In David Cunliffe’s words, it means shifting from “politics for” to “politics with”. The problem with “politics for”, 38-year-old first-term MP Grant Robertson says, is that “for most people, politics is something that is done to them. So they disengage.”
James also sketches a new ‘economic revisionism’, “influenced by post-crash international commentary by the likes of Robert Reich, Joseph Stiglitz, Paul Krugman, Robert Skidelsky, Dani Rodrik and Tony Judt plus Olivier Blanchard of the International Monetary Fund and Martin Wolf of the Financial Times”:
The emerging policy frame is said to be “internationalist and outward-looking”, concerned with economic sovereignty but not protectionist. It will aim for an economy which is “clean, green and clever”, not just an appendage of Australia, with an emphasis on saving (“a crucial issue” canvassed by Cunliffe in a recent speech) and innovation, where Labour stalled in the 2000s. The state will be “highly active but not necessarily bigger”. Goff and David Cunliffe have been musing on changes in tax and monetary policy.
Then, in his Otago Daily Times column Children-centred policy, James looks at developments in the party’s social policy:
Labour has also changed tack on how to address the fundamentals of opportunity. Deputy leader and social policy spokesperson Annette King consulted a “commission” of outsiders, some not people normally in the Labour, or any, party camp.
The result, to be presented to Labour’s conference next month, is a focus on children. The aim is to move from developing policy by way of separate adjustments to the various branches of social policy to devising policies to ensure a good start to life and a real prospect of getting well educated and thus a full place in the workforce.
The idea is that from that children-centred base policies will be reshaped for the education, health, housing, justice and welfare portfolios.
. . . King will not just speechify at the conference plenary. There will be a workshop — open to the media, unlike workshops at National’s fear-driven secretive conference — on the commission’s recommendations and the children-centred approach
On the other hand, in his monthly Management column, The brand-leaders of modern politics, James argues that “brand Key has it over brand Goff”.
Brian Easton’s most-recently-available Listener column is Unhealthy Start. I’m standing for election to the Capital & Coast District Health Board and one of the issues I’m most concerned about is health inequalities, so I was struck by his opening paragraph:
We used to think New Zealand was the best place in the world to bring up children. Alas, this is no longer true, as the statistics in the box below show. They come from a report by the Public Health Advisory Committee, “The Best Start in Life: Achieving Effective Action on Child Health and Wellbeing”. The committee says the main reason we do so badly is that we have no properly resourced public agency committed to improving health and well-being outcomes for children.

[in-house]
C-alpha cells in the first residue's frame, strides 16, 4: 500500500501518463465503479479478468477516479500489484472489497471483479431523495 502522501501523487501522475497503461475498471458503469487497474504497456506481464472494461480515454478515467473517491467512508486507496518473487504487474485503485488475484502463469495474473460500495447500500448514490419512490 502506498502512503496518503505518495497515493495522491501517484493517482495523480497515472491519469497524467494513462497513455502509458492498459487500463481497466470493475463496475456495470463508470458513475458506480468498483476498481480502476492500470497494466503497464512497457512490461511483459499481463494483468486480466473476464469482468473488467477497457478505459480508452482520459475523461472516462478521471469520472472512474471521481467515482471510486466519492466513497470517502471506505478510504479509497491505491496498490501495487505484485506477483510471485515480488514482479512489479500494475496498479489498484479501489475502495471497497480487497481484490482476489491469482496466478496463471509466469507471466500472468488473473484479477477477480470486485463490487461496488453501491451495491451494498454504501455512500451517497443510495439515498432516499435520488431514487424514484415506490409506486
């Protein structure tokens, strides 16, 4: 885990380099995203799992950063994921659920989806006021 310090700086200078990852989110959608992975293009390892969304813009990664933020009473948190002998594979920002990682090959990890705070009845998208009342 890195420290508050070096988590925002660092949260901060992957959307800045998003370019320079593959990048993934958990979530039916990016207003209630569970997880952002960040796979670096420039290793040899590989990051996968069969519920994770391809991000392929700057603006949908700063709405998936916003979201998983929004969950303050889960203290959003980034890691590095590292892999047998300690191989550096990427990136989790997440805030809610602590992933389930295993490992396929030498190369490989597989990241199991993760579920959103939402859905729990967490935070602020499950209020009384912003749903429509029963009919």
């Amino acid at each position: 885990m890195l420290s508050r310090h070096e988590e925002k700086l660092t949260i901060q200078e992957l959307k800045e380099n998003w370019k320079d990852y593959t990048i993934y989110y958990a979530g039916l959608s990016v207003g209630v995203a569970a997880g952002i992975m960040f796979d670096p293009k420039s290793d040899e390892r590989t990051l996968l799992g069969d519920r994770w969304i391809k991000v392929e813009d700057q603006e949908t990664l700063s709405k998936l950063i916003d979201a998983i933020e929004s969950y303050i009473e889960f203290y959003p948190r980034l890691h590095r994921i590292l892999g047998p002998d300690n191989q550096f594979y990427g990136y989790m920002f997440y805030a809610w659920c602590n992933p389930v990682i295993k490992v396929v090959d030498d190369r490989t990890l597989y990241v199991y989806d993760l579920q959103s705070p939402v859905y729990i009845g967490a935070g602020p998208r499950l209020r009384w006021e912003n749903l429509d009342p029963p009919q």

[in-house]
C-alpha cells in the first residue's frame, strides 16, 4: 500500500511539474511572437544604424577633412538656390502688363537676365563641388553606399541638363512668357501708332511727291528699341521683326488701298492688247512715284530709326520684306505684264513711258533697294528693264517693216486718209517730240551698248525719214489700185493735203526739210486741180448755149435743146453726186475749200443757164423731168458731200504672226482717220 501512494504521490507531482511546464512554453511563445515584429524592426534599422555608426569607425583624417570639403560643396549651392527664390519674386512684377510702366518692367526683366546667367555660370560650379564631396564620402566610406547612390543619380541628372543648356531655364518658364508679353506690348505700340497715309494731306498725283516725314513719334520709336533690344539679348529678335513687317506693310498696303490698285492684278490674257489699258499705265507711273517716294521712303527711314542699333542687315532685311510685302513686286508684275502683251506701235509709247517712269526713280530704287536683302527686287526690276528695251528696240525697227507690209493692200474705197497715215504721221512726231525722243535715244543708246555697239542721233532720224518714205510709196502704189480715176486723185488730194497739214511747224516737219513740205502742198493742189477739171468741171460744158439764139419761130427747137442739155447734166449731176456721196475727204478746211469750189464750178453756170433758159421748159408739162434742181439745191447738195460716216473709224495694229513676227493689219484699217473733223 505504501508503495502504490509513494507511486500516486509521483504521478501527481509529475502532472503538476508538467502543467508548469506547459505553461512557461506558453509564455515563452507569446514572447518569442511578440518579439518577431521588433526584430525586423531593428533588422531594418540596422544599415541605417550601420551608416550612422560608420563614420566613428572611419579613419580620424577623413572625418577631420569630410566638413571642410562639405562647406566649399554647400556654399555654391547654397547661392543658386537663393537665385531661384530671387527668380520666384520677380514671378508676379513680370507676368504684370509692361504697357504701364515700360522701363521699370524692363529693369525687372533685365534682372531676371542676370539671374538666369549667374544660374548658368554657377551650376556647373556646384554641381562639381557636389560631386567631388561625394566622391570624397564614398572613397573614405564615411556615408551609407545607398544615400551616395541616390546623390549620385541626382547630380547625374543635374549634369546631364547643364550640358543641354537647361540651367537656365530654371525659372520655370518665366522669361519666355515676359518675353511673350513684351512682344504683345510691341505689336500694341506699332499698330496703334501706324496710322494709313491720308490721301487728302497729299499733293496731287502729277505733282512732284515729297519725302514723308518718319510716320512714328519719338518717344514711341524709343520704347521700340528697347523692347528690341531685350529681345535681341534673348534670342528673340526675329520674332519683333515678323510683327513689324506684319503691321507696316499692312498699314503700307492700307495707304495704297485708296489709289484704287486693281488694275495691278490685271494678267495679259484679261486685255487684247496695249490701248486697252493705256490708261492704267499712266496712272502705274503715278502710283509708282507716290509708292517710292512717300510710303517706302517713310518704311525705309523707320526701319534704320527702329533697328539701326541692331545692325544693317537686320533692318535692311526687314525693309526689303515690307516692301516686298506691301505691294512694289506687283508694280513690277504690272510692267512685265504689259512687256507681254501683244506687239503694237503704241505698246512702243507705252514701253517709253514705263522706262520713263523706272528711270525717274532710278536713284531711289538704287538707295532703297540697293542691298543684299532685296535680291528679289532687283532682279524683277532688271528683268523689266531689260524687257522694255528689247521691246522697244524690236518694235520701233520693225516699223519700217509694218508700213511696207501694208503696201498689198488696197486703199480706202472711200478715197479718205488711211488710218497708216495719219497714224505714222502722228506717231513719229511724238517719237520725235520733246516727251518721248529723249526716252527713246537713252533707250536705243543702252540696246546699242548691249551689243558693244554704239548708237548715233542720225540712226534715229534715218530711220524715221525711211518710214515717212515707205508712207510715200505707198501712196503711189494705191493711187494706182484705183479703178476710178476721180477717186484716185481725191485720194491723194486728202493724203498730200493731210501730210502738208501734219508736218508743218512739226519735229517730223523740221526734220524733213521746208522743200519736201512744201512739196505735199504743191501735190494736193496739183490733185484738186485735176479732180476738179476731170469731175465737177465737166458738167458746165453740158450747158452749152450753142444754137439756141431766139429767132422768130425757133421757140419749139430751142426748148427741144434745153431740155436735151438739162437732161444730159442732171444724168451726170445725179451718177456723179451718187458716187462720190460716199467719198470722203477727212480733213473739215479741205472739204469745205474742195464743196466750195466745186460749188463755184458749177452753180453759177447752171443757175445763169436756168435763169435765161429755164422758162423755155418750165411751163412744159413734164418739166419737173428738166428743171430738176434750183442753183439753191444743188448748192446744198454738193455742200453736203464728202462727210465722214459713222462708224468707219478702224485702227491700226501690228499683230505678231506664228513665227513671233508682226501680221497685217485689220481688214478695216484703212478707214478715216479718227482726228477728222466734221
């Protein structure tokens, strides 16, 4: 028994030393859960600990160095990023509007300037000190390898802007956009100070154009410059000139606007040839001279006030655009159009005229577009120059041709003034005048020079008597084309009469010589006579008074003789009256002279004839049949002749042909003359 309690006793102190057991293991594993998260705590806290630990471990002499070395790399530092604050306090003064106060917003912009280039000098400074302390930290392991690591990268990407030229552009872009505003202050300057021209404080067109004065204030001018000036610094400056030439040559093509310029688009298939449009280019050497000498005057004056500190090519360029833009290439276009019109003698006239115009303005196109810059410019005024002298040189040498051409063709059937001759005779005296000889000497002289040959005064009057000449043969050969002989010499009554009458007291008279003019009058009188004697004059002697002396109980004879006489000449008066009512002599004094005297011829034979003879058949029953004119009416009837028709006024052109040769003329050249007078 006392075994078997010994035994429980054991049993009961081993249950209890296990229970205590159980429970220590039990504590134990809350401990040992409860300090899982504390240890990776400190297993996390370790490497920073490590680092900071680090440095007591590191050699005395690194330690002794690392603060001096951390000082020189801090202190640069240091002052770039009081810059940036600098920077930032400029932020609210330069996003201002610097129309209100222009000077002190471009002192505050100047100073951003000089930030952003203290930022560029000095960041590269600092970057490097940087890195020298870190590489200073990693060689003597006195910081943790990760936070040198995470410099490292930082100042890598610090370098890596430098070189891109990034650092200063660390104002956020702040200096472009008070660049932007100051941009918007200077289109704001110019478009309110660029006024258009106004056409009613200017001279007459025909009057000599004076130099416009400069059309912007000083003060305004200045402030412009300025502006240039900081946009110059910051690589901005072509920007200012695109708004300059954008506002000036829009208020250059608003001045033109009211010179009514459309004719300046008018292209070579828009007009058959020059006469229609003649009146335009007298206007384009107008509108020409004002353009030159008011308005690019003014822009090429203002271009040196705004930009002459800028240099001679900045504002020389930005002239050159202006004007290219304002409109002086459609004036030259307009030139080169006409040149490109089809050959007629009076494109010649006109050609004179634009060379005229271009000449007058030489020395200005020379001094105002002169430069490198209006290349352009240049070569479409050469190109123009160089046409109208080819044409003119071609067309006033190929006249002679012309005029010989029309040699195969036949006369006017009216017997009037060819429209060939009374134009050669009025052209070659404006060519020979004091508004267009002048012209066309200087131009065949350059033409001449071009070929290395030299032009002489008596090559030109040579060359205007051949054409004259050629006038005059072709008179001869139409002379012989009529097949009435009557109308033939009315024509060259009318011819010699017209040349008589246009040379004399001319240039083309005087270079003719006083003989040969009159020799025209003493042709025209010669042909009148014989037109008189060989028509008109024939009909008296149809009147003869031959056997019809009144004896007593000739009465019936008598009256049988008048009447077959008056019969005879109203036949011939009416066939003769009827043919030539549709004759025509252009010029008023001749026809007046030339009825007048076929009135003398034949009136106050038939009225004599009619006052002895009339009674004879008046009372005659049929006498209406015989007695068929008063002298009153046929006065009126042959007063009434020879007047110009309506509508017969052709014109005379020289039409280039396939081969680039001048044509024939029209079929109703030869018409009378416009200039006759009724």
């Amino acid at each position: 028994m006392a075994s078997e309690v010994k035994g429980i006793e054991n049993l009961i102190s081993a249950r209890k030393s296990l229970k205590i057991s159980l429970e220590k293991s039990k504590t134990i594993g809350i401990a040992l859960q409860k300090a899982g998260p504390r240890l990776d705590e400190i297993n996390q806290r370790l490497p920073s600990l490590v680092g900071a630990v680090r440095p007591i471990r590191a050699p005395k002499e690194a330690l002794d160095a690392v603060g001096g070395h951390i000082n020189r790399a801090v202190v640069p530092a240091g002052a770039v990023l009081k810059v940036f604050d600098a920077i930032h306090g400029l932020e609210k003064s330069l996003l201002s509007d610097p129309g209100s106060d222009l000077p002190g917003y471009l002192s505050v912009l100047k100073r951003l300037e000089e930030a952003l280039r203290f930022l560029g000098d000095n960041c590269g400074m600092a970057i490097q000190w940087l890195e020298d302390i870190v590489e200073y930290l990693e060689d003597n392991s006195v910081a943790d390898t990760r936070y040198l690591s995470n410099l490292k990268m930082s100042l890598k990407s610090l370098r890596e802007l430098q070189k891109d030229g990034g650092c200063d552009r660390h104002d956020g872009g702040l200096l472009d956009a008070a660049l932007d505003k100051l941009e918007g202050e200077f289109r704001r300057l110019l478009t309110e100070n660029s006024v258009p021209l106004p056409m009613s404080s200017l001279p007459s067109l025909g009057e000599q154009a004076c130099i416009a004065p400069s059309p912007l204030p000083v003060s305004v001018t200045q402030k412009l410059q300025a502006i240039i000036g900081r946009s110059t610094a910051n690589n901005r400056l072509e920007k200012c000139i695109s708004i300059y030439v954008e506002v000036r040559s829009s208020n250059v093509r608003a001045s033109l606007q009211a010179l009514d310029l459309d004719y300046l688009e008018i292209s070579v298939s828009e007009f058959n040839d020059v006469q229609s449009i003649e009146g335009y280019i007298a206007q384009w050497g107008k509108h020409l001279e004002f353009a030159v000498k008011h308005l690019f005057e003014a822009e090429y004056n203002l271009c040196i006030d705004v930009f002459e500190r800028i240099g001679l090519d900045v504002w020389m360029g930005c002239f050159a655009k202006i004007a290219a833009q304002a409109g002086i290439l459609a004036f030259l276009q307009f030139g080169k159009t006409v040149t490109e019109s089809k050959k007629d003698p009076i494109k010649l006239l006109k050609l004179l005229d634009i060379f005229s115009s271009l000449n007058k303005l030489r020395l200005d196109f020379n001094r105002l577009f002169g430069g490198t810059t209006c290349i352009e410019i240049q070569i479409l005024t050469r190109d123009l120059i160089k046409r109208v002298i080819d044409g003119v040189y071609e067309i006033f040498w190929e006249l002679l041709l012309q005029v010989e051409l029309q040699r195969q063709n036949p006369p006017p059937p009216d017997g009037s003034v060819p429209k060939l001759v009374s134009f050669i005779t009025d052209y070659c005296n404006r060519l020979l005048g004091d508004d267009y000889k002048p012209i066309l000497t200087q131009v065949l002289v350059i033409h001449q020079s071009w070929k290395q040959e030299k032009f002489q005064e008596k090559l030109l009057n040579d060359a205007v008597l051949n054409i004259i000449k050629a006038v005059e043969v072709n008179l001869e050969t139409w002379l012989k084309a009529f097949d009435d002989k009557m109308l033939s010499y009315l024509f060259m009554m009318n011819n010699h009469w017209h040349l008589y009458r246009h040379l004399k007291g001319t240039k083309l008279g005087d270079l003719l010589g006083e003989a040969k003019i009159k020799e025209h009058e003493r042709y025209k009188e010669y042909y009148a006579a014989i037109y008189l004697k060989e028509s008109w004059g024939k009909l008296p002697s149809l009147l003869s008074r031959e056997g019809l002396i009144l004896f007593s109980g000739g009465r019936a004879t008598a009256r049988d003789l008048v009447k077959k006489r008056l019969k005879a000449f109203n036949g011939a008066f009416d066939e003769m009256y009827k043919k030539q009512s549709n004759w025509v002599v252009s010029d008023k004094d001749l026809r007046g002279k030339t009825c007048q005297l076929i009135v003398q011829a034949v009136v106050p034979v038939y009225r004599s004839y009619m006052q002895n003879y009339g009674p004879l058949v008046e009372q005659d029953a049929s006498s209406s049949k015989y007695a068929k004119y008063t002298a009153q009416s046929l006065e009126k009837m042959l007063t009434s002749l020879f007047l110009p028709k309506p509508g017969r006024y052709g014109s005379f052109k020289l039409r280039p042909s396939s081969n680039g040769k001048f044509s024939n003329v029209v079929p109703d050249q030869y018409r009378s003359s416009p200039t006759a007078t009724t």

Out of 30 OECD countries, New Zealand is ranked:
- 21st for infant mortality (5.1/1,000 live births)
- 29th for measles immunisation rates (82% vaccinated by age two)
- 20th for the percentage of children living in poor households (15% of all children)
- 17th for children in overcrowded houses (31% of all children).
New Zealand fares poorly in other international comparisons. It
- is fourth to bottom of all OECD countries for injury deaths among one-to-four-year-olds
- has 14 times the average OECD rate of rheumatic fever
- has rates of whooping cough and pneumonia 5–10 times greater than the United Kingdom and United States
- has a four to six times higher rate of child maltreatment death than OECD countries with the lowest incidence.
Easton has also posted a speech to the New Zealand Home Health National Conference, but it was actually primarily about the global financial crisis and its fiscal ramifications. This is a topic I covered in my column last week, and Easton’s take on the economic outlook is similar. He starts by critiquing the mainstream analysis:
There is a general misunderstanding about the Global Financial Crisis. When the public became aware of it in late 2008, many thought that the Great Depression of the 1930s was repeating itself . . . The relief that a second Great Depression had been avoided swung opinion to the other extreme, so many thought there would be only a short cyclical downturn . . . within a couple of years there would be a strong economic recovery and the economy would be soon on its pre-crisis track.
Easton then raises “the gloomy prospect that we are going to have a long recession, a period of some years when the economy will broadly stagnate”, and considers what this means for public spending: “over a period we are going to have to restrain the expenditure path below what we thought it would be tracking in 2008.” As I did, he warns that this is something progressives also need to take seriously:
Note that even were there a government at the other side of the ideological spectrum, it too would have to severely restrain public spending. Of course it is in the interests of all political advocates to fudge the need for cutting public and private spending, but unless we do that we don’t get back on a growth track and prolong the recession.
Rod Oram’s Star-Times column is entitled The Harsh Truth on Hubbard and makes the case that, despite his virtues as individual, the fault for the collapse of South Canterbury Finance lies primarily with its founder.
In his business commentator slot on Nine to Noon, Oram weighs the various economic impacts of the Canterbury earthquake and argues for the Christchurch City Council to make bold urban design choices during the rebuilding.
Have you got a view on Labour’s policy renewal, children’s health, economic prospects, or the implications of SCF or the earthquake? Leave a comment below.